Windows 8 (and Windows Server 2012) introduced a new debugging transport called KDNET. As the name implies, it allows kernel debugging over a network and can be faster and easier to set up than its predecessors (e.g. COM and IEEE 1394).
MSDN has great background information on setting up kernel debugging via Visual Studio and by hand, however, Microsoft's official stance on virtual machine debugging is to continue using the old and slow serial port. Even on generation 2 virtual machines. This makes some tasks, like dumping memory or resolving symbols, a slow and tedious task.
But unofficially you can instead use what's internally referred to as "synthetic debugging".
To understand how it works, first consider a common KDNET scenario on a physical machine. When KDNET is enabled, the Microsoft Kernel Debug Network Adapter built into Windows takes over (and shares) the physical network device installed in the machine. Communication to and from the machine (and kernel debugger) occurs over the network as expected and life is grand. But virtualized environments (in child partitions) add another layer of abstraction to the underlying hardware that presents a problem -- the Kernel Debug Network Adapter cannot latch directly onto the physical network device.
Cue the magic behind synthetic debugging.
To overcome the inability to directly control network hardware, KDNET was built with smarts to detect virtualized environments and switch to communicating over VMBus -- a inter-partition communication mechanism -- with the host operating system (in the parent partition), as shown in Figure 1. The parent then exposes a KDNET endpoint for you to communicate with the virtualized environment over the network. With this set up, the virtualized environment doesn't require network connectivity!
To set up synthetic debugging (for Windows), you need to be running:
- Windows 8 or Windows Server 2012+ on the host side
- Windows 8 or Windows Server 2012+ on the guest side (generation 1 or 2)
Here's the step-by-step:
On the guest machine, open an elevated command prompt and issue the commands:
bcdedit /dbgsettings NET HOSTIP:126.96.36.199 PORT:55555 bcdedit /debug on
When KDNET kicks in and detects the virtualized environment, the HOSTIP and PORT parameter values are ignored, in favor of the VMBus.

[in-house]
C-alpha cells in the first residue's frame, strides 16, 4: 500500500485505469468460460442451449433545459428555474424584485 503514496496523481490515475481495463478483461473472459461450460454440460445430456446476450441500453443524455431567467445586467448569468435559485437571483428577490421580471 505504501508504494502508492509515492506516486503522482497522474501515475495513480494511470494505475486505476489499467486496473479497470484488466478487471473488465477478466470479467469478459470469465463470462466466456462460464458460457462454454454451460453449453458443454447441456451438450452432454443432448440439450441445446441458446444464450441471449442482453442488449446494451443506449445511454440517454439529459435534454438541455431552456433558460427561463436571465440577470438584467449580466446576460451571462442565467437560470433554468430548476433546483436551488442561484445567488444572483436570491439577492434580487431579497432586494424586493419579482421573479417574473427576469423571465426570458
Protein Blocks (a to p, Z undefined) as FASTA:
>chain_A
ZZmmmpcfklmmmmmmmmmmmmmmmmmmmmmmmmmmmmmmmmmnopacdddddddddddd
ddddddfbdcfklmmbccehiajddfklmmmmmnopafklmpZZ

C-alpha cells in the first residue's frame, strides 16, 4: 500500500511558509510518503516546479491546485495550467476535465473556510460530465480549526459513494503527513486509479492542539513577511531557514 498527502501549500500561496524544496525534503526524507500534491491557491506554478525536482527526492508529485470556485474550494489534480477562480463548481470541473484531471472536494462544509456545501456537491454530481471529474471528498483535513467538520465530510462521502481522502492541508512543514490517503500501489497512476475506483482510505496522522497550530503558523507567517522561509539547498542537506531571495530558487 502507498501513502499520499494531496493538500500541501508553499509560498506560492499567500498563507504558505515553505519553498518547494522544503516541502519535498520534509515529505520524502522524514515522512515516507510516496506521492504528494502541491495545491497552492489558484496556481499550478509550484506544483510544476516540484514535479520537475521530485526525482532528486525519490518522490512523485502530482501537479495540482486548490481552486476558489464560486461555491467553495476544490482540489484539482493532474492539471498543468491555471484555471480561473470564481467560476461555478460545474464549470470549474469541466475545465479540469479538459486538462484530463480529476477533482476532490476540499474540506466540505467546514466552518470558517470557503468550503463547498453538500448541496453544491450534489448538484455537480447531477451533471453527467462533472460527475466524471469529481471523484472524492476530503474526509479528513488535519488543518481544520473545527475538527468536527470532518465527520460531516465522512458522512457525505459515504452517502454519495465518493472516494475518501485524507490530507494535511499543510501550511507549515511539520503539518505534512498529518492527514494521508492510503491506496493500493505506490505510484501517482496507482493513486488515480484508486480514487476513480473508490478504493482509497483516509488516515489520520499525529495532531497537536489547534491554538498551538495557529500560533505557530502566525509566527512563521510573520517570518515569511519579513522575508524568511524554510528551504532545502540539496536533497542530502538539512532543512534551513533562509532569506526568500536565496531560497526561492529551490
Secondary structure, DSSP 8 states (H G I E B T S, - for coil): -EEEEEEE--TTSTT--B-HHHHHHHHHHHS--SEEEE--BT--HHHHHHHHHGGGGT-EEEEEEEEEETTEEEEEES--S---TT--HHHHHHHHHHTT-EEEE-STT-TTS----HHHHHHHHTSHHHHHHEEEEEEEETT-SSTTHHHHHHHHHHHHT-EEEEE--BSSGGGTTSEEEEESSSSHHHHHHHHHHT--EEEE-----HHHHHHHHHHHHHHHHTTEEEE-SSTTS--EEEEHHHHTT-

Copy the key value displayed and keep it handy.
On the host machine, open an elevated Powershell instance and run the following script after adjusting the VMName and DesiredDebugPort values:
$VMName = "Virtual Machine name here" $DesiredDebugPort = 55555 $MgmtSvc = gwmi -Class "Msvm_VirtualSystemManagementService" ` -Namespace "root\virtualization\v2" $VM = Get-VM -VMName $VMName $Data = gwmi -Namespace "root\virtualization\v2" ` -class Msvm_VirtualSystemSettingData | ? ConfigurationID -eq $VM.Id $Data.DebugPort = $DesiredDebugPort $Data.DebugPortEnabled = 1 $MgmtSvc.ModifySystemSettings($Data.GetText(1))
Be sure to specify an open ephermeral (49152-65535) UDP port here.
When the machine is powered on (or reset), the virtual machine's specific Virtual Machine Worker Process (vmwp.exe) will attempt to bind to that port on all (management) interfaces.
Power cycle the guest machine. A reset is not sufficient as it doesn't tear down the Virtual Machine Worker Process.
On any machine on the network, connect a debugger to the Hyper-V host machine with the port and key from earlier. For example, to connect with WinDbg, issue the following command:
windbg.exe -k net:target=hyperv-host,port=55555,key=a.b.c.d
When not configured correctly, synthetic debugging can be quite a pain to troubleshoot. Here are some tips if you run into problems:
Ensure the guest is running Windows 8 or above and the active BCD entry is configured correctly (via bcdedit).
Ensure no other virtual machines are configured to use the same port.
Ensure any firewalls in the way are configured to allow UDP traffic through via specified debug port.